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1983 Jan 25 Tu
Margaret Thatcher

HC I: [Falkland Islands (Franks Report)]

Document type: speeches
Document kind: House of Commons Intervention
Venue: House of Commons
Source: Hansard HC [35/809-16]
Journalist: -
Editorial comments: 1708-1736.
Importance ranking: Major
Word count: 3880
Themes: -
[column 809]

5.8 pm

Dr. David Owen (Plymouth, Devonport)

Listening to this debate, I wondered what people outside, and perhaps particularly those who went down into the southern Atlantic and risked their lives, and some of those who came back severely injured, must have thought. The Prime Minister did not seem able to concede at any stage any error, any possibility of any misjudgment. Nevertheless, listening to the Leader of the Opposition, one was driven to conclude that he seemed to believe that the Franks report did not exist. He virtually gave the impression that the Government were responsible for every aspect of the situation. The right hon. Gentleman launched a vitriolic attack on all aspects of the judgment, ignoring the fact that two of his right hon. Friends were signatories to the report.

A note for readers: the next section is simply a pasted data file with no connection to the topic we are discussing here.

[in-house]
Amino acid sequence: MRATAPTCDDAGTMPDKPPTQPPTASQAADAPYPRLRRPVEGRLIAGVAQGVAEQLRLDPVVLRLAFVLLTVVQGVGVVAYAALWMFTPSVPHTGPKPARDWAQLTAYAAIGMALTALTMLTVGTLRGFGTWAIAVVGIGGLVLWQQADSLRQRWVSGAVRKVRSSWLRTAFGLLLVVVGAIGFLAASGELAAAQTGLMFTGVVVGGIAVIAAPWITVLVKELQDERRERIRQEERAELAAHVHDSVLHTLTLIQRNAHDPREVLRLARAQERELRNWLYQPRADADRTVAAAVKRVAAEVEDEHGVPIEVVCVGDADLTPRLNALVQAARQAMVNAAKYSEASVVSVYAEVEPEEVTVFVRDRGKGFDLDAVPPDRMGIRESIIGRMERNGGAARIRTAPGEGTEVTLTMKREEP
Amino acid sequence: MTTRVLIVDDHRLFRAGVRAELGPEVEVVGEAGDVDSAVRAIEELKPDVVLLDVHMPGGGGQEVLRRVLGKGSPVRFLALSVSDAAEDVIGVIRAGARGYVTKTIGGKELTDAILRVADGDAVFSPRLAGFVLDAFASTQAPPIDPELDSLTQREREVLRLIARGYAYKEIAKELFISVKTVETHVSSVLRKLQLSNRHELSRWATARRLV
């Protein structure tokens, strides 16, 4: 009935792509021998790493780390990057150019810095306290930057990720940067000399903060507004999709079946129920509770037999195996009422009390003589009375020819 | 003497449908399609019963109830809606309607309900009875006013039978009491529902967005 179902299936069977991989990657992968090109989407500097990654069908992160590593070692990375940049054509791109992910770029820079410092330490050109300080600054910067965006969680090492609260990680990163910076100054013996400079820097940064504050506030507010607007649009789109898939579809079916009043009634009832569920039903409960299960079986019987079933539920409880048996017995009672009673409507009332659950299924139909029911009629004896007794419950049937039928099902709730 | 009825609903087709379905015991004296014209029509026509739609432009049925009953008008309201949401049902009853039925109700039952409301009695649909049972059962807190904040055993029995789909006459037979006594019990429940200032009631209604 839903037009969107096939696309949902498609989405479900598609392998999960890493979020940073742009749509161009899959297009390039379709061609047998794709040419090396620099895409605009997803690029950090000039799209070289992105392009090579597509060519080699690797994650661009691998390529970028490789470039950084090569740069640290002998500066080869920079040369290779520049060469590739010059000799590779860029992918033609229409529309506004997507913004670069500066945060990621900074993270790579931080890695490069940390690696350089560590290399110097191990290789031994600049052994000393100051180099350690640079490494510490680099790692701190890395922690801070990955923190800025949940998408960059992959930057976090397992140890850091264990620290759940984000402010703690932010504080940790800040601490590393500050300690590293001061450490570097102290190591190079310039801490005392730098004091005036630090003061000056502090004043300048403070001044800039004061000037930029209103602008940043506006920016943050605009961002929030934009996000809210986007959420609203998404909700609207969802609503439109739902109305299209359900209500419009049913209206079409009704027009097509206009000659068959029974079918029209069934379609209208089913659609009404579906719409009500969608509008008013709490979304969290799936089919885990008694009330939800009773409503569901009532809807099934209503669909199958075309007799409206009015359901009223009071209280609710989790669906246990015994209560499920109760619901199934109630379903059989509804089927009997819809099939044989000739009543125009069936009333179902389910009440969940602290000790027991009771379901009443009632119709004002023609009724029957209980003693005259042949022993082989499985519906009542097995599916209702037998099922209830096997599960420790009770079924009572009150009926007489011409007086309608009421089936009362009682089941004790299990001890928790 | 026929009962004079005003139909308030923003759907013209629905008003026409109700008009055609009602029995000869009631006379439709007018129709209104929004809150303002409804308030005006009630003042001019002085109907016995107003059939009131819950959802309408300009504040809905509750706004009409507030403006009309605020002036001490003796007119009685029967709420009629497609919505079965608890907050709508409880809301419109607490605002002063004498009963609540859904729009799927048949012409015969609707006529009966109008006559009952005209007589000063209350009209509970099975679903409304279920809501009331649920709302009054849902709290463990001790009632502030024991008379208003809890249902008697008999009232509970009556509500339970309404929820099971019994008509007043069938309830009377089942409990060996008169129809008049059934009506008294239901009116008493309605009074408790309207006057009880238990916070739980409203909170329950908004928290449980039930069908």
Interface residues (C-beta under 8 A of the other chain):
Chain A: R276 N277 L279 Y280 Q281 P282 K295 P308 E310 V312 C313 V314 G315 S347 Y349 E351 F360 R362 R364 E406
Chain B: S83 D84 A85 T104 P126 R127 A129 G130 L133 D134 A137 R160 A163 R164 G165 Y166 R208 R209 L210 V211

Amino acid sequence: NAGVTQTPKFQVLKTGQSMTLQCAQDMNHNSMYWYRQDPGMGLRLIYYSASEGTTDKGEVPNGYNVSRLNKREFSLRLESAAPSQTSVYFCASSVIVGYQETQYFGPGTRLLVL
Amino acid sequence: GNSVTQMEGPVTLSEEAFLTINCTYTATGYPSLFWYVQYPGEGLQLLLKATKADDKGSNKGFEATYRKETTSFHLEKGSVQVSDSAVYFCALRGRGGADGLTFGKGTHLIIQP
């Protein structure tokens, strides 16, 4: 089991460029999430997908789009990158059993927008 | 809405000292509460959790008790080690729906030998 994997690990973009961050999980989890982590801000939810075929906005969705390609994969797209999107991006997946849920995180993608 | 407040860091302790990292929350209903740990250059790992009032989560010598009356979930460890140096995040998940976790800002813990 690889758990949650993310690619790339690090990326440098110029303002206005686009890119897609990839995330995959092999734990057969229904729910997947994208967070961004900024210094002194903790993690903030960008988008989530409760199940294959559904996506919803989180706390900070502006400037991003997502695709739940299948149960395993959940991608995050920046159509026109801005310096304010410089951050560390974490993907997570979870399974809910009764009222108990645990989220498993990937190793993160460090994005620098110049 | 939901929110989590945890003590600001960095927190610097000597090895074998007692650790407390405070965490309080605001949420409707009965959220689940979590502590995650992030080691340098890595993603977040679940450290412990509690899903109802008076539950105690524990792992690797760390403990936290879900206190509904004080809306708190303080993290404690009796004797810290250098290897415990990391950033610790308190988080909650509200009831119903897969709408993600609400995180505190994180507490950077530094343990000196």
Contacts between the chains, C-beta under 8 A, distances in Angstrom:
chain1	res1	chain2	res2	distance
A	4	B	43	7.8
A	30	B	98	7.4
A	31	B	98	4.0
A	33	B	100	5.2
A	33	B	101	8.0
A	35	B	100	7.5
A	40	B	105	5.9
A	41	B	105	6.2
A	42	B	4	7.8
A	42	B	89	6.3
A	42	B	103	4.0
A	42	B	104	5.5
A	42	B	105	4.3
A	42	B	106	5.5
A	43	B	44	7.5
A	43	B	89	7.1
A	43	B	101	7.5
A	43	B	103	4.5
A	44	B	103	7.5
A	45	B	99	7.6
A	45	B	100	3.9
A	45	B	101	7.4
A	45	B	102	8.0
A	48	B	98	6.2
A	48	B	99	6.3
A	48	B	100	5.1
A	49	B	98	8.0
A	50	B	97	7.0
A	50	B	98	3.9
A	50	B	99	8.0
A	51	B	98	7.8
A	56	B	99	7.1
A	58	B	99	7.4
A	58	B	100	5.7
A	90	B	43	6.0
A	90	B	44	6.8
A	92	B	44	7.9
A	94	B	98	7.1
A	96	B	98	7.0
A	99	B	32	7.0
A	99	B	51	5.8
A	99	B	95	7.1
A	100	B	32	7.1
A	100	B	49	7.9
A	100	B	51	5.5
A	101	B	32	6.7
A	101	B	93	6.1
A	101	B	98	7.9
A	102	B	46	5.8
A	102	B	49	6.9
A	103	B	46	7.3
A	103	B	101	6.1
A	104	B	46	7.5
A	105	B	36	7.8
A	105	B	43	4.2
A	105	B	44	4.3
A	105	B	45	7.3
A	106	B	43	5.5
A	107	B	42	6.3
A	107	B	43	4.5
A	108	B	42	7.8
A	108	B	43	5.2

I do not agree with substantial parts of the Franks report, but anyone who pretends that the issue in 1982 was easy simply has not lived through such experiences. When I read the Franks report, I think, “There but for the grace of God go I.” The attempt to try to make political polemic out of the issue is useless. The Leader of the Opposition can make criticisms—there are serious criticisms to be made—but the temper of the debate and the way in which we criticise is important.

The Prime Minister would have carried more conviction if she had admitted that she was wrong about HMS Endurance, and that when her Foreign Secretary asked three times for a reconsideration of the previous Cabinet decision on it she should at least have insisted that the issue went to the Defence and Overseas Policy Committee. It cannot be right that, on an issue of such importance, a Foreign Secretary should be overridden purely by an exchange of letters. The report found that the Prime Minister was wrong about that. It is to the credit of the former Prime Minister that when he was faced with a conflict of opinion on this matter in similar circumstances, he found decisively and repeatedly with the Foreign Secretary and against the Defence Secretary.